An intervention in the form of antidepressant therapy and a pain self-management program could help victims suffering from pain and depression, according to a new study.
Kurt Kroenke, M.D., of Indiana University School of Medicine and the Regenstrief Institute, Indianapolis, and colleagues conducted a study to determine if a combined pharmacological and behavioral intervention improves both depression and pain in primary care patients with musculoskeletal pain and co-existing depression.
The study included 250 patients who'd had low back, hip or knee pain for three months or longer, and at least moderate depression. The patients were randomly assigned to either an intervention or usual-care group.
Patients in the intervention group received 12 weeks of individually tailored antidepressant therapy, followed by six sessions of a pain self-management program. This was followed by a six-month period in which their symptoms were monitored and treatments reinforced with the goal of preventing relapse, the study authors said.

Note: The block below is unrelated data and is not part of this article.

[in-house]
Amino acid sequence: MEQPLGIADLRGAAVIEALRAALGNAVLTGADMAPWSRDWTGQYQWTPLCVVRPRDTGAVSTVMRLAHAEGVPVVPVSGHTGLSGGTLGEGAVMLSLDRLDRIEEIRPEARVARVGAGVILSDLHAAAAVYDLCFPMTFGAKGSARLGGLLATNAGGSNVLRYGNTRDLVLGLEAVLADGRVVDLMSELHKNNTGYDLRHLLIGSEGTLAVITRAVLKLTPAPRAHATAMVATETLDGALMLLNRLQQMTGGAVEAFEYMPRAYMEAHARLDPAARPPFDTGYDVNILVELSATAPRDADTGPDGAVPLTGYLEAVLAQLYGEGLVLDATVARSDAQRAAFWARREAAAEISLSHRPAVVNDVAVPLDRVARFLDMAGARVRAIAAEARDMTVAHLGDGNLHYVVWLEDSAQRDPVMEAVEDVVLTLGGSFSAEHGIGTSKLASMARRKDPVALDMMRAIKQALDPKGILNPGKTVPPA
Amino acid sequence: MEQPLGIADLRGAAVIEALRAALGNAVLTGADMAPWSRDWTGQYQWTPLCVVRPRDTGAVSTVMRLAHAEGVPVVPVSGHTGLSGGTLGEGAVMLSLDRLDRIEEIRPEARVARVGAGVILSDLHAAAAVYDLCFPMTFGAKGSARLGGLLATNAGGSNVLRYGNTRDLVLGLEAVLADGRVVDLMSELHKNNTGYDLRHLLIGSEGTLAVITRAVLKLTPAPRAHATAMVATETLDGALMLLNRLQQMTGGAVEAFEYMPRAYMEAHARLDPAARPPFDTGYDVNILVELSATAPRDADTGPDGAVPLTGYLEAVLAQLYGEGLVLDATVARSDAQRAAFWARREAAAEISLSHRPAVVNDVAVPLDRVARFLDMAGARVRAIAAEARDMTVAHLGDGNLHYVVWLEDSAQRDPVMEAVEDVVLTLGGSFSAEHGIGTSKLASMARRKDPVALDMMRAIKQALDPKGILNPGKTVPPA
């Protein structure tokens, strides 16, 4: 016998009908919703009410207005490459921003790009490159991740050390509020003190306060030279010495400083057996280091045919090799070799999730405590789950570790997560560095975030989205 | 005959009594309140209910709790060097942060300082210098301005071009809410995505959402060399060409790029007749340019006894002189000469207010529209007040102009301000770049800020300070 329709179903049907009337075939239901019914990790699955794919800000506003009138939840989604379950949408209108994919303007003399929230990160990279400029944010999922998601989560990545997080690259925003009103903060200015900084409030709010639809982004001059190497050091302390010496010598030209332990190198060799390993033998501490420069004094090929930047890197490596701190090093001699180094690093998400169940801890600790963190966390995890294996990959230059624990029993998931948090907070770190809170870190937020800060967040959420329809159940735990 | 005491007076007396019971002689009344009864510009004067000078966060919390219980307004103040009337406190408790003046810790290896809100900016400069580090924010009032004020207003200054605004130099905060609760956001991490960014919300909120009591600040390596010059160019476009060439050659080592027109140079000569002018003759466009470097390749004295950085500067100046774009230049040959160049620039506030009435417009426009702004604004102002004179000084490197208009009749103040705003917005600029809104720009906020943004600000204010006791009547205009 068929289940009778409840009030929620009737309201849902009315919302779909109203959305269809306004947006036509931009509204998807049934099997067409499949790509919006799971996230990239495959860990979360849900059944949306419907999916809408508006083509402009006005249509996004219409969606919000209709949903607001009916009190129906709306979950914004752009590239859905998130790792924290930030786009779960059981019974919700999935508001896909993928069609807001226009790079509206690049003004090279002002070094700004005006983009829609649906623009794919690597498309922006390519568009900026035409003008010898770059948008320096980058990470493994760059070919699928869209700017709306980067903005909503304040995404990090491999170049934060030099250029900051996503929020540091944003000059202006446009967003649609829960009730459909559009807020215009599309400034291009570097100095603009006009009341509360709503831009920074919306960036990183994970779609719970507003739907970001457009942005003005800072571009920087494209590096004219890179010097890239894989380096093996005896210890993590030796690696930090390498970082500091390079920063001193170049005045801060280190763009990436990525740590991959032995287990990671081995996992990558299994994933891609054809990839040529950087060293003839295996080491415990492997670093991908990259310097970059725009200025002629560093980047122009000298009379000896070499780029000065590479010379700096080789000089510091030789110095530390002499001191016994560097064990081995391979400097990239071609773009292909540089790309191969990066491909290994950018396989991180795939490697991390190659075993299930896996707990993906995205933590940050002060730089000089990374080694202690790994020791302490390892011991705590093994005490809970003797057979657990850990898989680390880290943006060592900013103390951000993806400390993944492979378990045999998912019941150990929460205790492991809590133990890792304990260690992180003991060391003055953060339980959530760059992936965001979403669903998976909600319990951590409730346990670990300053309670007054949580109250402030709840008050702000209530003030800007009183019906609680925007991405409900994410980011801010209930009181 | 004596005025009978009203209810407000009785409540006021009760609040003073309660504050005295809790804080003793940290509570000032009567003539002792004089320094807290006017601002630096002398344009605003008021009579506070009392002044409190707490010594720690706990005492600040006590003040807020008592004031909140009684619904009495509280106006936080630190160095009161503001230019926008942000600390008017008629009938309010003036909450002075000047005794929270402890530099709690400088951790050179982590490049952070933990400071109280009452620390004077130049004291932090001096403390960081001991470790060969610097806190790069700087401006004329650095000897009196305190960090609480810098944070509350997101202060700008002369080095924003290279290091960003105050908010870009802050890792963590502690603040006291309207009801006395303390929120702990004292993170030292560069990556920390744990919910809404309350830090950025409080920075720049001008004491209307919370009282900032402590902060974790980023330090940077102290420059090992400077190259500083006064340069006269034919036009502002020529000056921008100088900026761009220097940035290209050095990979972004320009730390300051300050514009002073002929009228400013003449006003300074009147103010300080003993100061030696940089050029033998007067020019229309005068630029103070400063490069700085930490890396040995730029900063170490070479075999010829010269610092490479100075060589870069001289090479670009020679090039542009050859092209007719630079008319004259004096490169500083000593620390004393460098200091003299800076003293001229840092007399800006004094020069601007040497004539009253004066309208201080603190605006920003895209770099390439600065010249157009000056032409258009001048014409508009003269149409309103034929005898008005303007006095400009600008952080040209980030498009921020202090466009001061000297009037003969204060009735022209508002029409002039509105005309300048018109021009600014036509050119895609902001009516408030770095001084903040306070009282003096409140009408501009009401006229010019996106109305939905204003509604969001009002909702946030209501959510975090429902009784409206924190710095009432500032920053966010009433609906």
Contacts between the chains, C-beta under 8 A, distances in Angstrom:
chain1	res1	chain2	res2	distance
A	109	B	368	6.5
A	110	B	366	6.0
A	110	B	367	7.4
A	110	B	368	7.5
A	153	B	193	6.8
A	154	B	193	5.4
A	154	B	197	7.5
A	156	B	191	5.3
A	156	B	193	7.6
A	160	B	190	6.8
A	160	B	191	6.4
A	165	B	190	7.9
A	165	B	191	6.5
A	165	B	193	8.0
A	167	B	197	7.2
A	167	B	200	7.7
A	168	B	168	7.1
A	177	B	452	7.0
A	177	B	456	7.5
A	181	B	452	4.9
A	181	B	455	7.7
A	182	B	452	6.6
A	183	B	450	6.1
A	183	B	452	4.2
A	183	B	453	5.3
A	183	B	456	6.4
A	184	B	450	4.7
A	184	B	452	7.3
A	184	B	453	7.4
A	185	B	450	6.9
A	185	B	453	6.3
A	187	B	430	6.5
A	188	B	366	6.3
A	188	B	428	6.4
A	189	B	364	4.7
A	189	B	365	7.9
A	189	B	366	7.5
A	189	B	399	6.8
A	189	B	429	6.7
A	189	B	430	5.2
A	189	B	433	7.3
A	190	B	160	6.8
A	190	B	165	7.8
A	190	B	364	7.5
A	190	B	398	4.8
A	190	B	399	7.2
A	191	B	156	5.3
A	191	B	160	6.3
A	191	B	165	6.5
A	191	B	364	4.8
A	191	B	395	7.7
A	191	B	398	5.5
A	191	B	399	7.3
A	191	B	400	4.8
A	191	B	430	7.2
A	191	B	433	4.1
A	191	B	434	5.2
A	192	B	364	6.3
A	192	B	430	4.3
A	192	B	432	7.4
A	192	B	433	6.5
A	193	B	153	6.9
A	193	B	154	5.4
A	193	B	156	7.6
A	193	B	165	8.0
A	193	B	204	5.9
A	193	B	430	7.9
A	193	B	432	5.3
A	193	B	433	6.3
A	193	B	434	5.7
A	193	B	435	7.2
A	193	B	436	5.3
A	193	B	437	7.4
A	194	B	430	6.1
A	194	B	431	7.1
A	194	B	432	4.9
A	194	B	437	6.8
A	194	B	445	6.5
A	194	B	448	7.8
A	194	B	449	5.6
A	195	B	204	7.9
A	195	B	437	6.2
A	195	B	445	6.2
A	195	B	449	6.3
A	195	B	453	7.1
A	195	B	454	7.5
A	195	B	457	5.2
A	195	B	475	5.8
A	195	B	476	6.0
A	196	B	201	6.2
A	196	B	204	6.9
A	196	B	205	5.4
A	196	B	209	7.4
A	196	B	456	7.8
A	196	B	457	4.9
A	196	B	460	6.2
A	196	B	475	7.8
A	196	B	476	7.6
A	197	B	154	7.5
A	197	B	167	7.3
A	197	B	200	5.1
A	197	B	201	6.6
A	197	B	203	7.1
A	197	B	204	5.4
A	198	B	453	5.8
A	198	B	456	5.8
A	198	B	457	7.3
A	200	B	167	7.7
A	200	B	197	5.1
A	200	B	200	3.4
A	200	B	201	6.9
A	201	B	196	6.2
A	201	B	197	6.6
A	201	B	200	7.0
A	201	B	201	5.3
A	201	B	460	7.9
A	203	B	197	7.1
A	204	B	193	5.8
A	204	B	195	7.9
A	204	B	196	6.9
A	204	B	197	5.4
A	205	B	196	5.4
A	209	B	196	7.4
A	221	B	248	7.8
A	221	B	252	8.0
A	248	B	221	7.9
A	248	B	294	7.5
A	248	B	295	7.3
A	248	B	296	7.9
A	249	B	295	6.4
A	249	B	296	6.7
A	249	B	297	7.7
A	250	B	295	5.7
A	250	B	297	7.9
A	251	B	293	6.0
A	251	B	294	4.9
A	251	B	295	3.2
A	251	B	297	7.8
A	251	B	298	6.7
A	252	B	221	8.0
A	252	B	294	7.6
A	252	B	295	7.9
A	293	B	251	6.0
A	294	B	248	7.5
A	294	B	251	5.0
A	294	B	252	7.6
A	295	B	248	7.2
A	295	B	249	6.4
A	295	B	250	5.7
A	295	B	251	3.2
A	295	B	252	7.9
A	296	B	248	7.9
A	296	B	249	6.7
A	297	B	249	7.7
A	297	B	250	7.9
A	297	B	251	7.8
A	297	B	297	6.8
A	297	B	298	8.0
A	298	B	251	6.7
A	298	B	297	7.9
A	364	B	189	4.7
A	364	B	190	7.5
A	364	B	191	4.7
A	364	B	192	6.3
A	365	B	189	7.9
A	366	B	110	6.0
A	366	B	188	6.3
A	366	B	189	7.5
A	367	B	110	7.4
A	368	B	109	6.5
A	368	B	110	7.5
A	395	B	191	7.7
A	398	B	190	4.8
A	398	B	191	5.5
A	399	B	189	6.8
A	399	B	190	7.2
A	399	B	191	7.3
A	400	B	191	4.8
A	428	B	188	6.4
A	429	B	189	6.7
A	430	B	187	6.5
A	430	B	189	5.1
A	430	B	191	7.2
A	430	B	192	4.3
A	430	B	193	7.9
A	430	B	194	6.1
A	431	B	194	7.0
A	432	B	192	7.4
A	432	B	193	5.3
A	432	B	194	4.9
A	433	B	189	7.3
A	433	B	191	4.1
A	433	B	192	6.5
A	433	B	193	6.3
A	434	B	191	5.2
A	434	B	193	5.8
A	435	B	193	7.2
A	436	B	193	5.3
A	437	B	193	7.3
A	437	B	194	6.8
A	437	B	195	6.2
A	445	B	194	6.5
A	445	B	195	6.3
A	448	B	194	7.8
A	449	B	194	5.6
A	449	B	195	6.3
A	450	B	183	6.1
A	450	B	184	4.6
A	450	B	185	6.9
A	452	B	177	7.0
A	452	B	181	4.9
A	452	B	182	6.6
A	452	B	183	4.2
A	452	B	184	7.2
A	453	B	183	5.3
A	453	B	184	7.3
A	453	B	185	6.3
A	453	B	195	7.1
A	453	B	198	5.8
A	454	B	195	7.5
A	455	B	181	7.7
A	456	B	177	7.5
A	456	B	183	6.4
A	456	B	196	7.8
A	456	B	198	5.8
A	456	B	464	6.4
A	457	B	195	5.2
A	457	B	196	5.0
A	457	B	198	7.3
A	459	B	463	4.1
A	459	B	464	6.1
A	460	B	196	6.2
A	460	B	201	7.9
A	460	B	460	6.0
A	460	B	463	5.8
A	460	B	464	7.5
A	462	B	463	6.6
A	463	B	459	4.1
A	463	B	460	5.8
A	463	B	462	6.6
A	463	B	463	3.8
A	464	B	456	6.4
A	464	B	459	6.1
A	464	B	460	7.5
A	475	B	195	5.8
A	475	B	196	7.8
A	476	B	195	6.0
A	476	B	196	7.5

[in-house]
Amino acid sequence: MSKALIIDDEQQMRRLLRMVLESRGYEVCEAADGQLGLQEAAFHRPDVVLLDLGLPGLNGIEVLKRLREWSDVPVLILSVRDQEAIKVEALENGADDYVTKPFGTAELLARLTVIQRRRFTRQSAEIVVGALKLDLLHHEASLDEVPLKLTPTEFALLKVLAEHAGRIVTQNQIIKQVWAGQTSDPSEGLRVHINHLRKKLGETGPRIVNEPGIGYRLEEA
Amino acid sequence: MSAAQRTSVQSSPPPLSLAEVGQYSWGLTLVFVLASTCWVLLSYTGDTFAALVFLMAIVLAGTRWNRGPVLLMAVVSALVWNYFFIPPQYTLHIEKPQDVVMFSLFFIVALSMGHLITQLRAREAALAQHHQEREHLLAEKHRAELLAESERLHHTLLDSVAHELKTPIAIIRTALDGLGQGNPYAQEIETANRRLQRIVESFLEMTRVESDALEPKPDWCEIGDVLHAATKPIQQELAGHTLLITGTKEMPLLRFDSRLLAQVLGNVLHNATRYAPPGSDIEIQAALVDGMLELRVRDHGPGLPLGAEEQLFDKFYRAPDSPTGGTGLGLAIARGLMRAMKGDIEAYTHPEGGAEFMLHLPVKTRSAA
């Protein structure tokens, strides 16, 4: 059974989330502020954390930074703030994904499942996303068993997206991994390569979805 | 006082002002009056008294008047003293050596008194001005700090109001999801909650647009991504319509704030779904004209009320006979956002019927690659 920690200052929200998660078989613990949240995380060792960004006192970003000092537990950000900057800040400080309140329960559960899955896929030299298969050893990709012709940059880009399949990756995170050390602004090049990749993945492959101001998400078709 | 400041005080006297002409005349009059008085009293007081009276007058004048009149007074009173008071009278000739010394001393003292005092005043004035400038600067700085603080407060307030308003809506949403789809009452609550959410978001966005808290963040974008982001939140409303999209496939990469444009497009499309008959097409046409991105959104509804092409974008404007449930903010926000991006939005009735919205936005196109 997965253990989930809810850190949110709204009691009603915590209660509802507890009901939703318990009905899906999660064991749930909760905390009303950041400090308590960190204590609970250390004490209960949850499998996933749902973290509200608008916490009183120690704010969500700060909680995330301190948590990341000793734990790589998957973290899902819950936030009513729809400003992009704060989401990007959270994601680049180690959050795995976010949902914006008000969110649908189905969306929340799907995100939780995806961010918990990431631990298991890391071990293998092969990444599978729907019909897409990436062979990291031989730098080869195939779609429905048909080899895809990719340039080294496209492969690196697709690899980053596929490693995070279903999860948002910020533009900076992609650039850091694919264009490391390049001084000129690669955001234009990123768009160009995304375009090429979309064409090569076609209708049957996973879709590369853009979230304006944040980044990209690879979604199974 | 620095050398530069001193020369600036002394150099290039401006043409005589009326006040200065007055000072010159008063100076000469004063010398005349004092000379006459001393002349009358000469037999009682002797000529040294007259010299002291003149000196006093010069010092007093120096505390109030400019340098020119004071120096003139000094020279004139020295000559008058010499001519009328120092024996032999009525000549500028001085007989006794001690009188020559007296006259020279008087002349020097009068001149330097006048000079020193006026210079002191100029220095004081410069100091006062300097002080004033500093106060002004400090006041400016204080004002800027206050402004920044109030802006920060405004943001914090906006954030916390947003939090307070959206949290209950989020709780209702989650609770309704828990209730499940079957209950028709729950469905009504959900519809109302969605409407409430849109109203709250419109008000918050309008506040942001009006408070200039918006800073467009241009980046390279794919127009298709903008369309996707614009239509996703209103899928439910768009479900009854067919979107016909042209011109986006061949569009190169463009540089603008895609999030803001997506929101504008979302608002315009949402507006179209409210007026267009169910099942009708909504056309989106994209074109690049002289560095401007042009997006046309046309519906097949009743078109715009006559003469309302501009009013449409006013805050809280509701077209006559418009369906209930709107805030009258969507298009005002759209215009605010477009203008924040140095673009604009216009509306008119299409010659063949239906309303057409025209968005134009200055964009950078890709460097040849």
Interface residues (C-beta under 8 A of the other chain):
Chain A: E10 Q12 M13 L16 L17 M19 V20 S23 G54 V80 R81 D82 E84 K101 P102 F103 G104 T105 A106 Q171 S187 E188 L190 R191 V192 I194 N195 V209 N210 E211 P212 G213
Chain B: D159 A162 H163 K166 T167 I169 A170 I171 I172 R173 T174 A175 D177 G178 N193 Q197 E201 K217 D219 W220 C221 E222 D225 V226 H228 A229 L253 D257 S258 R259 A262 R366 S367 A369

After 12 months, intervention group participants were more likely to report overall improvement in their pain compared with usual care patients (47.2 percent vs. 12.6 percent), twice as likely to experience depression response (37.4 percent vs. 16.5 percent), nearly four times as likely to experience complete remission of depression (17.9 percent vs. 4.7 percent), and less likely to have major depression (40.7 percent vs. 68.5 percent), the researchers found.
Intervention group patients were also more likely to experience a composite response at six months (23.6 percent vs. 7.9 percent) and at 12 months (26 percent vs. 7.9 percent). A composite response is defined as a reduction of 50 percent or more in depression and reduction of 30 percent or more in pain.
"It is possible that pain improvement in our trial reflected a main effect of improved mood (i.e., an antidepressant effect on mood rather than an analgesic effect), and that as depression lifts, patients may experience pain as being less intense and less disabling," the authors said.
"Conversely, it is also possible that the improvement in depression was mediated by an improvement in pain (i.e., as pain improves, patients feel less depressed) or that both depression and pain lessened as a result of treatment effects on a common pathway," they added.
The study appears in the May 27 issue of JAMA.